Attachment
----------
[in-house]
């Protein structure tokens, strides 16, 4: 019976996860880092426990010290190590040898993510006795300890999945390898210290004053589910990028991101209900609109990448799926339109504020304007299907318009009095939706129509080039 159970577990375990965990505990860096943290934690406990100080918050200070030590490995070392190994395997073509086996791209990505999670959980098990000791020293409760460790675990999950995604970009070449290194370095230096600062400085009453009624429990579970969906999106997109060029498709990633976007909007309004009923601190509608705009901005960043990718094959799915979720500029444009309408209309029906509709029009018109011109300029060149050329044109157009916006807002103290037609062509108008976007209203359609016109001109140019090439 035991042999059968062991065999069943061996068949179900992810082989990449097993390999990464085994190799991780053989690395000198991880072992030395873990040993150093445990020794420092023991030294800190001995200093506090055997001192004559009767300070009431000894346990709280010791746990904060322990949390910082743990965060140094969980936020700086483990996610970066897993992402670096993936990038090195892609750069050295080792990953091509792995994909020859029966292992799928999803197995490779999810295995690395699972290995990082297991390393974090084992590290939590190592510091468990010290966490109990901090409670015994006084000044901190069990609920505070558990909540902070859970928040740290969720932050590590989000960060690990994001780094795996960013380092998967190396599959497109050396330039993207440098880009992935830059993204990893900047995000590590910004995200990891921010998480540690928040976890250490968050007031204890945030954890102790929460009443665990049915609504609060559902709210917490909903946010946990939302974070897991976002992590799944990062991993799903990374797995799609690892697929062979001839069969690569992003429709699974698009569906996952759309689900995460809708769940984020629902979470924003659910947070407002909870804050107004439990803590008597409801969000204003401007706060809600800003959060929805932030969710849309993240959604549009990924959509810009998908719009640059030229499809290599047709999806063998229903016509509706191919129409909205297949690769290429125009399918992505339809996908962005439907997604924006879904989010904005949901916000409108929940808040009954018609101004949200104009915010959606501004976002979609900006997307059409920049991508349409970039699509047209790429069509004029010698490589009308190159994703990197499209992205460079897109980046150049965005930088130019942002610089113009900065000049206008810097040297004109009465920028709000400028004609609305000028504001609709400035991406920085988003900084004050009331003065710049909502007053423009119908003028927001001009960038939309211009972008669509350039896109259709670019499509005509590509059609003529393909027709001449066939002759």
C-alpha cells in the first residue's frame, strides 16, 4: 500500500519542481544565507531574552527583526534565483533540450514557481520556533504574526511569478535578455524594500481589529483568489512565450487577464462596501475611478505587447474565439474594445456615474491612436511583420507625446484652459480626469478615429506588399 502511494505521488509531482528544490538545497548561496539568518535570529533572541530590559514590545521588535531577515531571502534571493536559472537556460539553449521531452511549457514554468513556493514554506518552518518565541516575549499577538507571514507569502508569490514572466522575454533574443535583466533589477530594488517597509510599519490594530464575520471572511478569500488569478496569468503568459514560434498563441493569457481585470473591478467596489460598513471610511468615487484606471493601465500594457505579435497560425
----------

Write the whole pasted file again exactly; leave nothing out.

[in-house]
């Protein structure tokens, strides 16, 4: 019976996860880092426990010290190590040898993510006795300890999945390898210290004053589910990028991101209900609109990448799926339109504020304007299907318009009095939706129509080039 159970577990375990965990505990860096943290934690406990100080918050200070030590490995070392190994395997073509086996791209990505999670959980098990000791020293409760460790675990999950995604970009070449290194370095230096600062400085009453009624429990579970969906999106997109060029498709990633976007909007309004009923601190509608705009901005960043990718094959799915979720500029444009309408209309029906509709029009018109011109300029060149050329044109157009916006807002103290037609062509108008976007209203359609016109001109140019090439 035991042999059968062991065999069943061996068949179900992810082989990449097993390999990464085994190799991780053989690395000198991880072992030395873990040993150093445990020794420092023991030294800190001995200093506090055997001192004559009767300070009431000894346990709280010791746990904060322990949390910082743990965060140094969980936020700086483990996610970066897993992402670096993936990038090195892609750069050295080792990953091509792995994909020859029966292992799928999803197995490779999810295995690395699972290995990082297991390393974090084992590290939590190592510091468990010290966490109990901090409670015994006084000044901190069990609920505070558990909540902070859970928040740290969720932050590590989000960060690990994001780094795996960013380092998967190396599959497109050396330039993207440098880009992935830059993204990893900047995000590590910004995200990891921010998480540690928040976890250490968050007031204890945030954890102790929460009443665990049915609504609060559902709210917490909903946010946990939302974070897991976002992590799944990062991993799903990374797995799609690892697929062979001839069969690569992003429709699974698009569906996952759309689900995460809708769940984020629902979470924003659910947070407002909870804050107004439990803590008597409801969000204003401007706060809600800003959060929805932030969710849309993240959604549009990924959509810009998908719009640059030229499809290599047709999806063998229903016509509706191919129409909205297949690769290429125009399918992505339809996908962005439907997604924006879904989010904005949901916000409108929940808040009954018609101004949200104009915010959606501004976002979609900006997307059409920049991508349409970039699509047209790429069509004029010698490589009308190159994703990197499209992205460079897109980046150049965005930088130019942002610089113009900065000049206008810097040297004109009465920028709000400028004609609305000028504001609709400035991406920085988003900084004050009331003065710049909502007053423009119908003028927001001009960038939309211009972008669509350039896109259709670019499509005509590509059609003529393909027709001449066939002759």
C-alpha cells in the first residue's frame, strides 16, 4: 500500500519542481544565507531574552527583526534565483533540450514557481520556533504574526511569478535578455524594500481589529483568489512565450487577464462596501475611478505587447474565439474594445456615474491612436511583420507625446484652459480626469478615429506588399 502511494505521488509531482528544490538545497548561496539568518535570529533572541530590559514590545521588535531577515531571502534571493536559472537556460539553449521531452511549457514554468513556493514554506518552518518565541516575549499577538507571514507569502508569490514572466522575454533574443535583466533589477530594488517597509510599519490594530464575520471572511478569500488569478496569468503568459514560434498563441493569457481585470473591478467596489460598513471610511468615487484606471493601465500594457505579435497560425